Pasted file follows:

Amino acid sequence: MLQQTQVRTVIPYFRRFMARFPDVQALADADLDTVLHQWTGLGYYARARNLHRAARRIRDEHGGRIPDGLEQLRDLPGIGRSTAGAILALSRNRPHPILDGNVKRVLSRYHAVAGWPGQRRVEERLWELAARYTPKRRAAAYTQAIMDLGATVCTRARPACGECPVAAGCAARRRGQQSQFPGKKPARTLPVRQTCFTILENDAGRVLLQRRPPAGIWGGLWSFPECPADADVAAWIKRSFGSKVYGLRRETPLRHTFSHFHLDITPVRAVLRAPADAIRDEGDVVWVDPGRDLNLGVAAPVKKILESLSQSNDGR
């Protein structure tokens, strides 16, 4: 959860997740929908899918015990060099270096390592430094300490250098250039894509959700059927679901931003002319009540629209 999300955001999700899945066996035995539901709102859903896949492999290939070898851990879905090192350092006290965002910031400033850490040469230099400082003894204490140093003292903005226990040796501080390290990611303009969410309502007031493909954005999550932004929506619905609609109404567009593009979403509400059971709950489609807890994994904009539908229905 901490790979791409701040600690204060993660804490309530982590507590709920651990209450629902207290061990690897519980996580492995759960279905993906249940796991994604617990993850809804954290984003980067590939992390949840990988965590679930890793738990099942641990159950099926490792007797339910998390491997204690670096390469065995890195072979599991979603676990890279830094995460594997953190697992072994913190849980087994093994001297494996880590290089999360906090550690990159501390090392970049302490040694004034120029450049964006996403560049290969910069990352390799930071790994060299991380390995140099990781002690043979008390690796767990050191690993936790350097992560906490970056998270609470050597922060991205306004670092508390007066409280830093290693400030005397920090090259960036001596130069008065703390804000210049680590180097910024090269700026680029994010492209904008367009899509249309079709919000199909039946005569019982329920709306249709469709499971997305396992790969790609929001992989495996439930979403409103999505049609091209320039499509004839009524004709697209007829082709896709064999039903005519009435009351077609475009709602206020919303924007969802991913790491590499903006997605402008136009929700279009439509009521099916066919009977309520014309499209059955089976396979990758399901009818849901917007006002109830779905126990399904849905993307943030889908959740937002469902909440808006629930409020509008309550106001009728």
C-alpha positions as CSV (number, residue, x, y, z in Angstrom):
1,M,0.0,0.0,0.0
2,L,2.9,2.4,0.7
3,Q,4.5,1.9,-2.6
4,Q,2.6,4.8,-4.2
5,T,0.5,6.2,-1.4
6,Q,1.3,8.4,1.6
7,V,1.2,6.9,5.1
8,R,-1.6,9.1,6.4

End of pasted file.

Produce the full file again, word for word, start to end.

Amino acid sequence: MLQQTQVRTVIPYFRRFMARFPDVQALADADLDTVLHQWTGLGYYARARNLHRAARRIRDEHGGRIPDGLEQLRDLPGIGRSTAGAILALSRNRPHPILDGNVKRVLSRYHAVAGWPGQRRVEERLWELAARYTPKRRAAAYTQAIMDLGATVCTRARPACGECPVAAGCAARRRGQQSQFPGKKPARTLPVRQTCFTILENDAGRVLLQRRPPAGIWGGLWSFPECPADADVAAWIKRSFGSKVYGLRRETPLRHTFSHFHLDITPVRAVLRAPADAIRDEGDVVWVDPGRDLNLGVAAPVKKILESLSQSNDGR
């Protein structure tokens, strides 16, 4: 959860997740929908899918015990060099270096390592430094300490250098250039894509959700059927679901931003002319009540629209 999300955001999700899945066996035995539901709102859903896949492999290939070898851990879905090192350092006290965002910031400033850490040469230099400082003894204490140093003292903005226990040796501080390290990611303009969410309502007031493909954005999550932004929506619905609609109404567009593009979403509400059971709950489609807890994994904009539908229905 901490790979791409701040600690204060993660804490309530982590507590709920651990209450629902207290061990690897519980996580492995759960279905993906249940796991994604617990993850809804954290984003980067590939992390949840990988965590679930890793738990099942641990159950099926490792007797339910998390491997204690670096390469065995890195072979599991979603676990890279830094995460594997953190697992072994913190849980087994093994001297494996880590290089999360906090550690990159501390090392970049302490040694004034120029450049964006996403560049290969910069990352390799930071790994060299991380390995140099990781002690043979008390690796767990050191690993936790350097992560906490970056998270609470050597922060991205306004670092508390007066409280830093290693400030005397920090090259960036001596130069008065703390804000210049680590180097910024090269700026680029994010492209904008367009899509249309079709919000199909039946005569019982329920709306249709469709499971997305396992790969790609929001992989495996439930979403409103999505049609091209320039499509004839009524004709697209007829082709896709064999039903005519009435009351077609475009709602206020919303924007969802991913790491590499903006997605402008136009929700279009439509009521099916066919009977309520014309499209059955089976396979990758399901009818849901917007006002109830779905126990399904849905993307943030889908959740937002469902909440808006629930409020509008309550106001009728």
C-alpha positions as CSV (number, residue, x, y, z in Angstrom):
1,M,0.0,0.0,0.0
2,L,2.9,2.4,0.7
3,Q,4.5,1.9,-2.6
4,Q,2.6,4.8,-4.2
5,T,0.5,6.2,-1.4
6,Q,1.3,8.4,1.6
7,V,1.2,6.9,5.1
8,R,-1.6,9.1,6.4